By David Terrar, CEO of D2C Limited, Co-founder of Cloud Advocates
As usual the last quarter of 2011 was full of predictions in the technology press and the blogs for the coming year. Back in October, Gartner, the leading information technology research and advisory for big companies, suggested their top 10 strategic technologies for 2012. Here are a few cloud related thoughts on their list:
Media Tablets and Beyond
Various forms of Tablet have been around since the 80s, but the category was redefined with Apple's iPad in 2010. We are now used to a cloud connected, easy to use, touch screen device with some on board storage and a range useful apps. Gartner suggests that no single platform will dominate but Apple is the market leader by a long way. There are plenty of Android based devices to chose from too, but they all seem to be "me too" devices, and it's notable that all of the Android based manufacturers are cutting prices to shift units. In 2012 Apple will jump further ahead again with the iPad 3 and the Kindle Fire will arrive in the UK to create a new, sub £200 media tablet category. I'm sure the Kindle Fire will be a great success, but I'm also sure that it won't affect sales of iPad's in the slightest.
Mobile-Centric Applications and Interfaces
To quote Gartner, they say:
"The user interface (UI) paradigm in place for more than 20 years is changing. UIs with windows, icons, menus, and pointers will be replaced by mobile-centric interfaces emphasizing touch, gesture, search, voice and video. Applications themselves are likely to shift to more focused and simple apps that can be assembled into more complex solutions. These changes will drive the need for new user interface design skills."
Apple's iPhone and iPad have changed the game. We're now in a post-PC world where more and more "normal" people, rather than just us "geeks", will access and use technology without learning what "ctl alt del" is for. Much of what they do will be in the cloud, but they won't even notice - that's just the way this new stuff works.
Contextual and Social User Experience
Most of us are carrying around the Internet on the smart phone in our pocket or the tablet in our bag. More and more applications and services will make use of our social network and location based data, and that will be true for business to business as well as consumer and e-commerce applications.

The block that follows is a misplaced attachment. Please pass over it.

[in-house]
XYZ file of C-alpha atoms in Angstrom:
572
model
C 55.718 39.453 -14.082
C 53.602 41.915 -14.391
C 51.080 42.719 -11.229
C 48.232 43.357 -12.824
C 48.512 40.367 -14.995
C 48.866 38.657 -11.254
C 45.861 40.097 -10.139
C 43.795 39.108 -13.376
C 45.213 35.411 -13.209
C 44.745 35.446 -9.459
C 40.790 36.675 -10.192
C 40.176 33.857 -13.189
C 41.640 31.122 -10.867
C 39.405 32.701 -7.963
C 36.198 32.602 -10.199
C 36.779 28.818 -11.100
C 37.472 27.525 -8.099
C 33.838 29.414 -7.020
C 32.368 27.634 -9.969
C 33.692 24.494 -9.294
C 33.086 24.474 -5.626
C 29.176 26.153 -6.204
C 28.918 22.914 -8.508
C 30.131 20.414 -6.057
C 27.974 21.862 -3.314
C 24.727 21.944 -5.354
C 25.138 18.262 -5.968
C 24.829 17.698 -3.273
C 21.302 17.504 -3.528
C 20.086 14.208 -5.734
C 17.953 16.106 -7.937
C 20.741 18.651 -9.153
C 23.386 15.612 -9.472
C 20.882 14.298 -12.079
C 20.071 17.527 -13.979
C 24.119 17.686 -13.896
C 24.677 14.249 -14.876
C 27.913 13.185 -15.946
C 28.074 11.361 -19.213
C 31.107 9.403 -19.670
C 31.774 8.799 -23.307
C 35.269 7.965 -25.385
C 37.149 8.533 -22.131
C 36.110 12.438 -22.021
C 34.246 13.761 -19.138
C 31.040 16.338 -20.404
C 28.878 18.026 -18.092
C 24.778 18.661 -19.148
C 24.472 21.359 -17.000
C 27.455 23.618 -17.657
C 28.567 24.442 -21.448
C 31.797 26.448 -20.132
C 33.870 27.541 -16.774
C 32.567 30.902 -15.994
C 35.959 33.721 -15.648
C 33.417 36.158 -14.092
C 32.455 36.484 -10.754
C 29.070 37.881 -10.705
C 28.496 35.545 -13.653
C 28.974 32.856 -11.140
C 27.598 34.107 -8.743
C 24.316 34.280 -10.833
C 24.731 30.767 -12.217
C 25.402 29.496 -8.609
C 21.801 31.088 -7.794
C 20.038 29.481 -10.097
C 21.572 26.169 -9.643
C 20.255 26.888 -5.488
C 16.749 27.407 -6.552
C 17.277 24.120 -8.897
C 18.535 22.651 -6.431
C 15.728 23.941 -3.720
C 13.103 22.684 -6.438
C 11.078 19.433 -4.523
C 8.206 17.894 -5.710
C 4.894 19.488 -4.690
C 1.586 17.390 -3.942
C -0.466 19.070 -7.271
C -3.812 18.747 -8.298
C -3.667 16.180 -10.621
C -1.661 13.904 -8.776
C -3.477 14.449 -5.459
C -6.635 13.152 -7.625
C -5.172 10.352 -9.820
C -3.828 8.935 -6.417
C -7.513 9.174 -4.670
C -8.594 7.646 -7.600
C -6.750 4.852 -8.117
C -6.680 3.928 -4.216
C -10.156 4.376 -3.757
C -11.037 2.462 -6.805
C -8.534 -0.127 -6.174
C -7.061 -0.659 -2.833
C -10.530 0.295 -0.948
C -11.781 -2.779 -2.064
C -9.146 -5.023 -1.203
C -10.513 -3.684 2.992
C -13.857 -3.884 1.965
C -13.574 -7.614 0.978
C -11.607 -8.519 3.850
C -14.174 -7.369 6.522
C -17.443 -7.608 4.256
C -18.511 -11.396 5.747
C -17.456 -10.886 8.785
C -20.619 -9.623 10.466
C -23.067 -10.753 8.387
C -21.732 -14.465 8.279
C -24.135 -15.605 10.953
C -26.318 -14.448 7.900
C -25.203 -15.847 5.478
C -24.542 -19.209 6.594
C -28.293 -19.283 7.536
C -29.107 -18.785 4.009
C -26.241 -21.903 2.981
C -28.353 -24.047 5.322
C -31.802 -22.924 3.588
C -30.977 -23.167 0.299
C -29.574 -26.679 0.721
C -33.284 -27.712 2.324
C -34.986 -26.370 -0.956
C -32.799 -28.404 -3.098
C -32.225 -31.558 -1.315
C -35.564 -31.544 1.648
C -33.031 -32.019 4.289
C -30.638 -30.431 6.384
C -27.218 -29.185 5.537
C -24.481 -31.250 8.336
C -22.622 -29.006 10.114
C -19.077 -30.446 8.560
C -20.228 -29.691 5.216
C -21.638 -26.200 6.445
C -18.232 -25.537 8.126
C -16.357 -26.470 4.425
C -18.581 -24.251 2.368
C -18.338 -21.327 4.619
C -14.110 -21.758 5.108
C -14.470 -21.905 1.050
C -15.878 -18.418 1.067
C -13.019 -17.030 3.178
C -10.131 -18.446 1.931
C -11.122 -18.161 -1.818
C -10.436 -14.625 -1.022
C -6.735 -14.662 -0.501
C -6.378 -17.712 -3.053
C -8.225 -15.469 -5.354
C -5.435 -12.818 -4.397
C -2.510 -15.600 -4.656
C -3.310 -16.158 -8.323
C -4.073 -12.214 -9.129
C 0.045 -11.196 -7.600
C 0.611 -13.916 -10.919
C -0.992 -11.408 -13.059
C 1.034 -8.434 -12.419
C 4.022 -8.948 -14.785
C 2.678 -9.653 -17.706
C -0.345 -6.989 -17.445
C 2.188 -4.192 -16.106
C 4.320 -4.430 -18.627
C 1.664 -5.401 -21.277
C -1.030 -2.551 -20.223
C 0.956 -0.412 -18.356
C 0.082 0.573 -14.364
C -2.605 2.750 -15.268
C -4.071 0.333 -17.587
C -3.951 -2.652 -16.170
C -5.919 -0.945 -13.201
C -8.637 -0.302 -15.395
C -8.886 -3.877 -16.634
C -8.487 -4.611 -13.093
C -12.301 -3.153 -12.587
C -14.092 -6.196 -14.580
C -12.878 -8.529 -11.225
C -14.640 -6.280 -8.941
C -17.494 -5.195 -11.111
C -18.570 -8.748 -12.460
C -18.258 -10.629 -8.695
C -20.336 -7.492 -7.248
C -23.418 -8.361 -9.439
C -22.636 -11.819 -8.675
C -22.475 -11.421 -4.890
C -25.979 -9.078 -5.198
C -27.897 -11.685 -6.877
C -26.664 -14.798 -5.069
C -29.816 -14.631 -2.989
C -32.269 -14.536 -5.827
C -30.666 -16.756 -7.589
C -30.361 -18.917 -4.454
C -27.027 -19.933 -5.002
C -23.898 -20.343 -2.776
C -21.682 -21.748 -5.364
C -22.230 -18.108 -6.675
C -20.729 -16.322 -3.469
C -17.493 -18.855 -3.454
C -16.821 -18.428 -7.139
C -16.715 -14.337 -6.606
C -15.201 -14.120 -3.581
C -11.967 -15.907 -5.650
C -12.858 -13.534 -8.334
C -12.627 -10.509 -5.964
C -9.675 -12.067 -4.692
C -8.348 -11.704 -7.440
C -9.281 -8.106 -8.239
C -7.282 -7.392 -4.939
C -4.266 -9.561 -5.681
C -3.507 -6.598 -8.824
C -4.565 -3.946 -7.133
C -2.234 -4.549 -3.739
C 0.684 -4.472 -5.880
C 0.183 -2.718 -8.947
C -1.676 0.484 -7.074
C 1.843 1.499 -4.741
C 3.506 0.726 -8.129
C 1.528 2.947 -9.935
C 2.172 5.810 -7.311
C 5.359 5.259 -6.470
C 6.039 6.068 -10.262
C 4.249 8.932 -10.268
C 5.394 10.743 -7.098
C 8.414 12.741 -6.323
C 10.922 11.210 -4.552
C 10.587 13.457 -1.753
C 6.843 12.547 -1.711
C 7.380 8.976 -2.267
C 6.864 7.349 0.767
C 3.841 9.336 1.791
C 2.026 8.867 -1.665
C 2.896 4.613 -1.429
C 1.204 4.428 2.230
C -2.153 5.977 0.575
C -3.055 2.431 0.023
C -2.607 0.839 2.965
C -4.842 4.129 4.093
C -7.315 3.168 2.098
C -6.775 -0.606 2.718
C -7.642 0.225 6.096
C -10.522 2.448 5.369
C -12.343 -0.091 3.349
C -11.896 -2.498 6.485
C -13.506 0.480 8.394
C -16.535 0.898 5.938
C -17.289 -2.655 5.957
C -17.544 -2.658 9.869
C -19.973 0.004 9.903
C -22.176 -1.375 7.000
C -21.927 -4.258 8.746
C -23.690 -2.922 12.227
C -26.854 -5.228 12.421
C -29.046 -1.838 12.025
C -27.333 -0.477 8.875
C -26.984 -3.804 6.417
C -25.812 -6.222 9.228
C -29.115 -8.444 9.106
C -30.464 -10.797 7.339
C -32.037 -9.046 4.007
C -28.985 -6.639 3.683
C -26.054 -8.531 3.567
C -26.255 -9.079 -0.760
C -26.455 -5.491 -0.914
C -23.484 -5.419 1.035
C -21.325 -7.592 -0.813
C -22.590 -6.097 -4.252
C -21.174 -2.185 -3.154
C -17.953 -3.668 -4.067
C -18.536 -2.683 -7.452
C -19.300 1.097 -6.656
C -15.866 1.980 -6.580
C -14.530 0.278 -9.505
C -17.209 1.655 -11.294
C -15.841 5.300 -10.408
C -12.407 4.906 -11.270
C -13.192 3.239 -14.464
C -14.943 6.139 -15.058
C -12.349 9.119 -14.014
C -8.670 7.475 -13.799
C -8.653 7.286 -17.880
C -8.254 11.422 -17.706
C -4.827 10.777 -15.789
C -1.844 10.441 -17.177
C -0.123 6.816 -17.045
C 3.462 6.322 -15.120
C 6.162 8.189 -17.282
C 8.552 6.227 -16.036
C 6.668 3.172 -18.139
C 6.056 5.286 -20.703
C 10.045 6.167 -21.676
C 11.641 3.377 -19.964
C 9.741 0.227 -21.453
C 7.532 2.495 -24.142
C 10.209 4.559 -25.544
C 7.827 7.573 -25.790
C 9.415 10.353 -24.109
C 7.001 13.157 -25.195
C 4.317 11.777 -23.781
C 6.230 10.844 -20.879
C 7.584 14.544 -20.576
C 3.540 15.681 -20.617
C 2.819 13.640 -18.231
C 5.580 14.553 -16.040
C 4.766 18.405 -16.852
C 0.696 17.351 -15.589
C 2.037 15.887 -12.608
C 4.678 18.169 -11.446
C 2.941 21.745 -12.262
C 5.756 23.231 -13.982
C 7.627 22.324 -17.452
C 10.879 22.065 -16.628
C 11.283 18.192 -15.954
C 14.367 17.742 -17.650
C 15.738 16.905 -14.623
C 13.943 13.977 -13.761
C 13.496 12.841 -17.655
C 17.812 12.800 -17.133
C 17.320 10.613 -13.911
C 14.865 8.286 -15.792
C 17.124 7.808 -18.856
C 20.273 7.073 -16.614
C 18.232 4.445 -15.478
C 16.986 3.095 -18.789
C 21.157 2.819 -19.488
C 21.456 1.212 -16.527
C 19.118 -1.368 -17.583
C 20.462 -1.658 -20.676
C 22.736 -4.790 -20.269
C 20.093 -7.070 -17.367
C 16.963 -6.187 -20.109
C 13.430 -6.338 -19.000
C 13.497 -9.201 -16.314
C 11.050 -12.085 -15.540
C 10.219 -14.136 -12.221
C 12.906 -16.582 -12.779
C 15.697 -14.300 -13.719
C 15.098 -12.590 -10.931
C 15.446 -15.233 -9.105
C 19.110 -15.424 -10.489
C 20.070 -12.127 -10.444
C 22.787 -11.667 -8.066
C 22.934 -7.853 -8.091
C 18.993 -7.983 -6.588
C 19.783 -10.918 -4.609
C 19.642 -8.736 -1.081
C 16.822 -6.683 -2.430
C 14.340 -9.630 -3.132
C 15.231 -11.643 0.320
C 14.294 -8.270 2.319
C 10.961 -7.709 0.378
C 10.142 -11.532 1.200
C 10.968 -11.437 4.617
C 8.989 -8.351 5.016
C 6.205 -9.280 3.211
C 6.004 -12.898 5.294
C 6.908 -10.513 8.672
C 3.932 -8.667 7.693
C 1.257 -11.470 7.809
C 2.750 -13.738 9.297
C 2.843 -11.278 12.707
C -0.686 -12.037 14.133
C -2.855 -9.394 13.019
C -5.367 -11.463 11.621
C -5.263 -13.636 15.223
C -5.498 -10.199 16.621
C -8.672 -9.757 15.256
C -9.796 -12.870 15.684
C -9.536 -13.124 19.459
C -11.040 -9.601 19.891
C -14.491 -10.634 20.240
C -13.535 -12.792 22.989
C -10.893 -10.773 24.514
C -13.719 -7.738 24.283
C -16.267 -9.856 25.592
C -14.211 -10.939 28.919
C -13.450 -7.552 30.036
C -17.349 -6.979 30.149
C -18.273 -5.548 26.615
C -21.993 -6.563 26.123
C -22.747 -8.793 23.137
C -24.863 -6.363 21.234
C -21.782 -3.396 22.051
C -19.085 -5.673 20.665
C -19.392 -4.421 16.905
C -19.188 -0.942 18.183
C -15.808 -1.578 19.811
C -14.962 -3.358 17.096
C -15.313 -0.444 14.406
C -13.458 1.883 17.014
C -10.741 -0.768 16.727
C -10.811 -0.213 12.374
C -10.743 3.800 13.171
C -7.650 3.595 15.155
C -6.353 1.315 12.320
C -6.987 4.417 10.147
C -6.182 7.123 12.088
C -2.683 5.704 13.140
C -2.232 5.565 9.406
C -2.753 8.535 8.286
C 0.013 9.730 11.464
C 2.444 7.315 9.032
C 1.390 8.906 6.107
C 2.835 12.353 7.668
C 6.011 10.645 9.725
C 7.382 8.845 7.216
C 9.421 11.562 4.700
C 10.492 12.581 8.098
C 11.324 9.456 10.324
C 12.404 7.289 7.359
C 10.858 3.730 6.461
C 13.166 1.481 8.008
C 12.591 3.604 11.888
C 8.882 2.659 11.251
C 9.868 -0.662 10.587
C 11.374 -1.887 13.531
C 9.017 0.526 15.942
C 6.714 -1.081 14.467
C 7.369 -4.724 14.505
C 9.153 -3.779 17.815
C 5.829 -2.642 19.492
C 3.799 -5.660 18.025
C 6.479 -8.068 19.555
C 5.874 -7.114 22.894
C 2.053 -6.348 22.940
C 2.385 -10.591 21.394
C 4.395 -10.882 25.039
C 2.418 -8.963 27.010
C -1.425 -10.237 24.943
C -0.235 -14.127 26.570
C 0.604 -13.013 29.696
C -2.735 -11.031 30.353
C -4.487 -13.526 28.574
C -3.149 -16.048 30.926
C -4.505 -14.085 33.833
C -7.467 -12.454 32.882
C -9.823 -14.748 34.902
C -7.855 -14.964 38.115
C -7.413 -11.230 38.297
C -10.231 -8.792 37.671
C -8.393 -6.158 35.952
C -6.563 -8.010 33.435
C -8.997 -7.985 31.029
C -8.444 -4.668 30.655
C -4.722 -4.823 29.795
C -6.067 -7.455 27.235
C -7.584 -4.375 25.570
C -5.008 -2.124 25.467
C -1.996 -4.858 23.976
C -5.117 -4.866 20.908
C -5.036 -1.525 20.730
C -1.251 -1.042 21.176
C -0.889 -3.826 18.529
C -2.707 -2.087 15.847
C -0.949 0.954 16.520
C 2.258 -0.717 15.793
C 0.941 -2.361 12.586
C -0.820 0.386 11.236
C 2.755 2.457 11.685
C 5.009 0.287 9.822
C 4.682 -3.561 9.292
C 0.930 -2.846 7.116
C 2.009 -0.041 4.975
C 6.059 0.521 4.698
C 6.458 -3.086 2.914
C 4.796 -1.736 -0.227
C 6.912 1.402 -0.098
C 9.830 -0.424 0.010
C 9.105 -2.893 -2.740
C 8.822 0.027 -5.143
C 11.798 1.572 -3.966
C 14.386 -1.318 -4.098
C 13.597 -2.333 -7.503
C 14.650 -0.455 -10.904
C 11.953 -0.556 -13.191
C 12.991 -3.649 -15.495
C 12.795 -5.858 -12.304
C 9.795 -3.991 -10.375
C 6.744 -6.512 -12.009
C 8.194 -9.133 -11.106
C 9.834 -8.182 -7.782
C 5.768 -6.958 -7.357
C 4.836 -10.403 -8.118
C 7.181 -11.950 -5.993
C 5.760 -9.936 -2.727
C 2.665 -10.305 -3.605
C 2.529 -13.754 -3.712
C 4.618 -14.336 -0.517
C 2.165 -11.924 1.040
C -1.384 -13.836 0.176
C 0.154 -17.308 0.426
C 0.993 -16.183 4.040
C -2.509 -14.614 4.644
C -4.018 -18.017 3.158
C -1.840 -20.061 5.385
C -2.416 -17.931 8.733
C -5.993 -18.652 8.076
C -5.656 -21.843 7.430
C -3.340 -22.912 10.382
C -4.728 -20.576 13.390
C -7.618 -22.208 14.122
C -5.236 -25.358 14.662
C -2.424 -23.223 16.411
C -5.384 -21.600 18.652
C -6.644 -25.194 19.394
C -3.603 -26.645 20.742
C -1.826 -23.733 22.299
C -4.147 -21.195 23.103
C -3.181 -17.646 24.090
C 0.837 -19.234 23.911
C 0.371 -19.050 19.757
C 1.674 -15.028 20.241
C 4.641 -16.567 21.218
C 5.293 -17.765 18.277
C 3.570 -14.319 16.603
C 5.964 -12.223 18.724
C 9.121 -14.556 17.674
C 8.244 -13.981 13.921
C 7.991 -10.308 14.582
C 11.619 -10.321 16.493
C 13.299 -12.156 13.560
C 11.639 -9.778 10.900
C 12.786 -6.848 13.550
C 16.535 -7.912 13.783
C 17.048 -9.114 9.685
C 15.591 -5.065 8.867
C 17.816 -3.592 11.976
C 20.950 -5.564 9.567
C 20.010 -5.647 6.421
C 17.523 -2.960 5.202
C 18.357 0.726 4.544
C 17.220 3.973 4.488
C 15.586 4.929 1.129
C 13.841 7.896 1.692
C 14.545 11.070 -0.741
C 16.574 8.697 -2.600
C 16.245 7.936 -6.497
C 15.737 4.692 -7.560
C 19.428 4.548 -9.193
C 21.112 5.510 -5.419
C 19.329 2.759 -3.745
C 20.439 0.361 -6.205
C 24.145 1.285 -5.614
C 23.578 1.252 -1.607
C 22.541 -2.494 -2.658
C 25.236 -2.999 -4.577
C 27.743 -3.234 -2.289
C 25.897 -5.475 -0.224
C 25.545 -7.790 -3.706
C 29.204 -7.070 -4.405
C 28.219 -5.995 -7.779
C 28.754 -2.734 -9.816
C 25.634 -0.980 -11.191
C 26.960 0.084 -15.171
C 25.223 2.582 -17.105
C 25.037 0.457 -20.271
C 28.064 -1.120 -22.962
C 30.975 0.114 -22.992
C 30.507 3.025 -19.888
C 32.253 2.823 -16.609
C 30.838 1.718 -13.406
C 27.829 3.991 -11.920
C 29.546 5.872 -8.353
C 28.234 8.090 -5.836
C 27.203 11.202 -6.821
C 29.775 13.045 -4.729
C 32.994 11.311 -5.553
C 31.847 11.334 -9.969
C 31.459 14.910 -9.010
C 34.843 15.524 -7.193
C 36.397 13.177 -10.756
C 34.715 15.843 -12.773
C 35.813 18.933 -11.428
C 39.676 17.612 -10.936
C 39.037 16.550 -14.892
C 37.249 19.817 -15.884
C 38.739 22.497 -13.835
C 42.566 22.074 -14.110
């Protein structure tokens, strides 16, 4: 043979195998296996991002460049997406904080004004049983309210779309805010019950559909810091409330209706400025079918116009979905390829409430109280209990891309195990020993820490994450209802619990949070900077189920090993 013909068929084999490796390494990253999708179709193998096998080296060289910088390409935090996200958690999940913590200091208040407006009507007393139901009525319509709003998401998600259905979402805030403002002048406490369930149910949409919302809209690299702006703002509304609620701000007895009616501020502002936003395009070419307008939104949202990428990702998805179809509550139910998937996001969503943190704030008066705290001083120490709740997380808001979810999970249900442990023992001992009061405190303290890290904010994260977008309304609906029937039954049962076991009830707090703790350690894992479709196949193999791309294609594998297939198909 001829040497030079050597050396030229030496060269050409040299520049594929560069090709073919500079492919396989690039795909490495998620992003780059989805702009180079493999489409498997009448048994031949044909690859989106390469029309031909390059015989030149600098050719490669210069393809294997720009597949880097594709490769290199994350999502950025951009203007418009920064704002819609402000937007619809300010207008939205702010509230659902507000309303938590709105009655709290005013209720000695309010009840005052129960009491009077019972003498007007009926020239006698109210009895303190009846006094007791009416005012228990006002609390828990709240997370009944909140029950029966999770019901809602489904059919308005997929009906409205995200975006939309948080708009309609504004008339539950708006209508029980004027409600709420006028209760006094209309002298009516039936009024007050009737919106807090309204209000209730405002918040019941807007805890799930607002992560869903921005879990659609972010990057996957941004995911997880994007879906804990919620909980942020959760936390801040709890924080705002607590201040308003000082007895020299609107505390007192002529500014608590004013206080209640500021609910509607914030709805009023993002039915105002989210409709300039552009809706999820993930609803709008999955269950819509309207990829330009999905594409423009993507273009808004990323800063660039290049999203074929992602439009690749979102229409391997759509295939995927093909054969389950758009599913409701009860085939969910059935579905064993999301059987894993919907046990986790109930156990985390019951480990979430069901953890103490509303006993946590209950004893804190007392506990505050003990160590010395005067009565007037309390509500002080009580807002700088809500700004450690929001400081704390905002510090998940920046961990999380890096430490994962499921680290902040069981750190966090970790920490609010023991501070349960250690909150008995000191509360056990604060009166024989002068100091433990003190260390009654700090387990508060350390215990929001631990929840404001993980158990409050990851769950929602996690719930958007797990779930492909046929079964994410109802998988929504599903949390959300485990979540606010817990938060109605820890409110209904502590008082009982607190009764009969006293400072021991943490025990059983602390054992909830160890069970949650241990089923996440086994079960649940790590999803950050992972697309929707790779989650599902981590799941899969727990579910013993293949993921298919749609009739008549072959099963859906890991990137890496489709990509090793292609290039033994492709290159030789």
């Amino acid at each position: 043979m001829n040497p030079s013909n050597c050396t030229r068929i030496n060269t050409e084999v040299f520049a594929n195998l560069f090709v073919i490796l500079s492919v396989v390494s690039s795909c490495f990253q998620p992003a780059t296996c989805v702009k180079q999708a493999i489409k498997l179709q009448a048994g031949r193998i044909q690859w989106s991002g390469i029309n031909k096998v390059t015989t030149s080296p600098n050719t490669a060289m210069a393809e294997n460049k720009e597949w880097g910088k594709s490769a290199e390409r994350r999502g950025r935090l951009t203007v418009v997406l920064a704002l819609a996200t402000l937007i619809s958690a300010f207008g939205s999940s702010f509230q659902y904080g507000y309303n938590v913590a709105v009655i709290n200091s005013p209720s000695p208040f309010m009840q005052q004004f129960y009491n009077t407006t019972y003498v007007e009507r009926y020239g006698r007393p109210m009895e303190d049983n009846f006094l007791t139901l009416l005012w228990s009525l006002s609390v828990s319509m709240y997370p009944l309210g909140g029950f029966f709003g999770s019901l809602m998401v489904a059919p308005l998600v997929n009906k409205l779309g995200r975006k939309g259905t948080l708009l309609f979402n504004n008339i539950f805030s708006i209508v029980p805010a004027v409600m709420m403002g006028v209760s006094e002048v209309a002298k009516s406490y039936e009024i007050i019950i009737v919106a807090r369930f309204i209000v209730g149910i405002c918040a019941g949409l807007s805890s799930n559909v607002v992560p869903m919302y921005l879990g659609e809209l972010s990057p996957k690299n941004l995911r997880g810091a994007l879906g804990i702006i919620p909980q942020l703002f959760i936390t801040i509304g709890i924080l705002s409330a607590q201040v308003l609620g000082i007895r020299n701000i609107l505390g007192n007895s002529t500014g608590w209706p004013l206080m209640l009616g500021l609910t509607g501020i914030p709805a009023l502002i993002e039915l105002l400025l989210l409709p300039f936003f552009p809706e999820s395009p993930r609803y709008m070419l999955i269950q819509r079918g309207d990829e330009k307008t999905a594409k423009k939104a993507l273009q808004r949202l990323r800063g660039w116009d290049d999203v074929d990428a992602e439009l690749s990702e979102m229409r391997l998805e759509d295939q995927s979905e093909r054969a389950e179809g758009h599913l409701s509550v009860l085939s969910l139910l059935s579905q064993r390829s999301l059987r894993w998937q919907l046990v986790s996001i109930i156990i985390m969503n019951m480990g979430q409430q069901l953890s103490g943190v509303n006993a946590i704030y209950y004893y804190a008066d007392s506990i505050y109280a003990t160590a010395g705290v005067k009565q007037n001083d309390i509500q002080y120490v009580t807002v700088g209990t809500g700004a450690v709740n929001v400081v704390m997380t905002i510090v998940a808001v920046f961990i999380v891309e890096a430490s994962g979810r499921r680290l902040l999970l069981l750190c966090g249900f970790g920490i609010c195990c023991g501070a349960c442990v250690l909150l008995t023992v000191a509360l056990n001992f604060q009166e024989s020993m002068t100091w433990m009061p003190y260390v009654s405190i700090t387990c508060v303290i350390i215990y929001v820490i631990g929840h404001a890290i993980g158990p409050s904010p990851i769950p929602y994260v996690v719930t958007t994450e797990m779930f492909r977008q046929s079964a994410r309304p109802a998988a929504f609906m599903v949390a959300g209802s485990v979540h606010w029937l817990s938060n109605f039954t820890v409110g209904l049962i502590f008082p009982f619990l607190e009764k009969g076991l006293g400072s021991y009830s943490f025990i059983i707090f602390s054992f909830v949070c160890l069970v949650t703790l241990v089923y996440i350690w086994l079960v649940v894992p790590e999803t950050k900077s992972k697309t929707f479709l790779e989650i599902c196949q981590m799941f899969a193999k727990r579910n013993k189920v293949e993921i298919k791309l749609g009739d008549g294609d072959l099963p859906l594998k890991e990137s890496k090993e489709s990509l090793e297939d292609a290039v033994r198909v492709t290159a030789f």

Internet of Things
More and more physical things and assets will have embedded sensors and intelligence. They'll begin to recognize or use the location of your mobile device. They'll use image recognition to identify you or other things. Near Field Communication will begin to be embedded in to smart phones for ease of payment. The underlying cloud computing power will turn theoretical use cases in to practical applications.
App Stores and Marketplaces
Apple and Android have set the scene for ease of finding and buying mobile apps. That trend will move to all platforms and Enterprise IT too. It is part of the computerisation of IT and it is changing the way we expect to buy and deploy all software and services.
As Gartner says:
"Analytics is also beginning to shift to the cloud and exploit cloud resources for high performance and grid computing."
Whether it is enterprise applications in big companies, or public cloud providers with a large community of end users, we're collecting more and more data. The economics of data storage and cloud technology mean we can afford to store more too. The technologies involved in handling and manipulating this mass of data are crucial.
This covers everything from increased use of flash memory in devices to SAP's in memory database technology. The more data we have, the more we need this kind of technology to handle it and get results fast.
Extreme Low-Energy Servers
Lower power consumption and greener technology. I can see this is important, but I'm not sure why it makes Gartner's strategic top 10.
"Cloud is a disruptive force and has the potential for broad long-term impact in most industries."
"Enterprises are moving from trying to understand the cloud to making decisions on selected workloads to implement on cloud services"
We certainly believe the cloud is strategic, both as a choice for your business systems and collaboration applications in 2012, but also as the foundation for the other strategic technologies in the list above.
David Terrar is a consultant and software developer who specialises in the use of Cloud applications and social media in business. He is a co founder of Cloud Advocates, an association of consultants who aim to demystify the Cloud and provide pragmatic help and advice for businesses, organizations and accounting practices. To find out more, visit www.cloudadvocates.com
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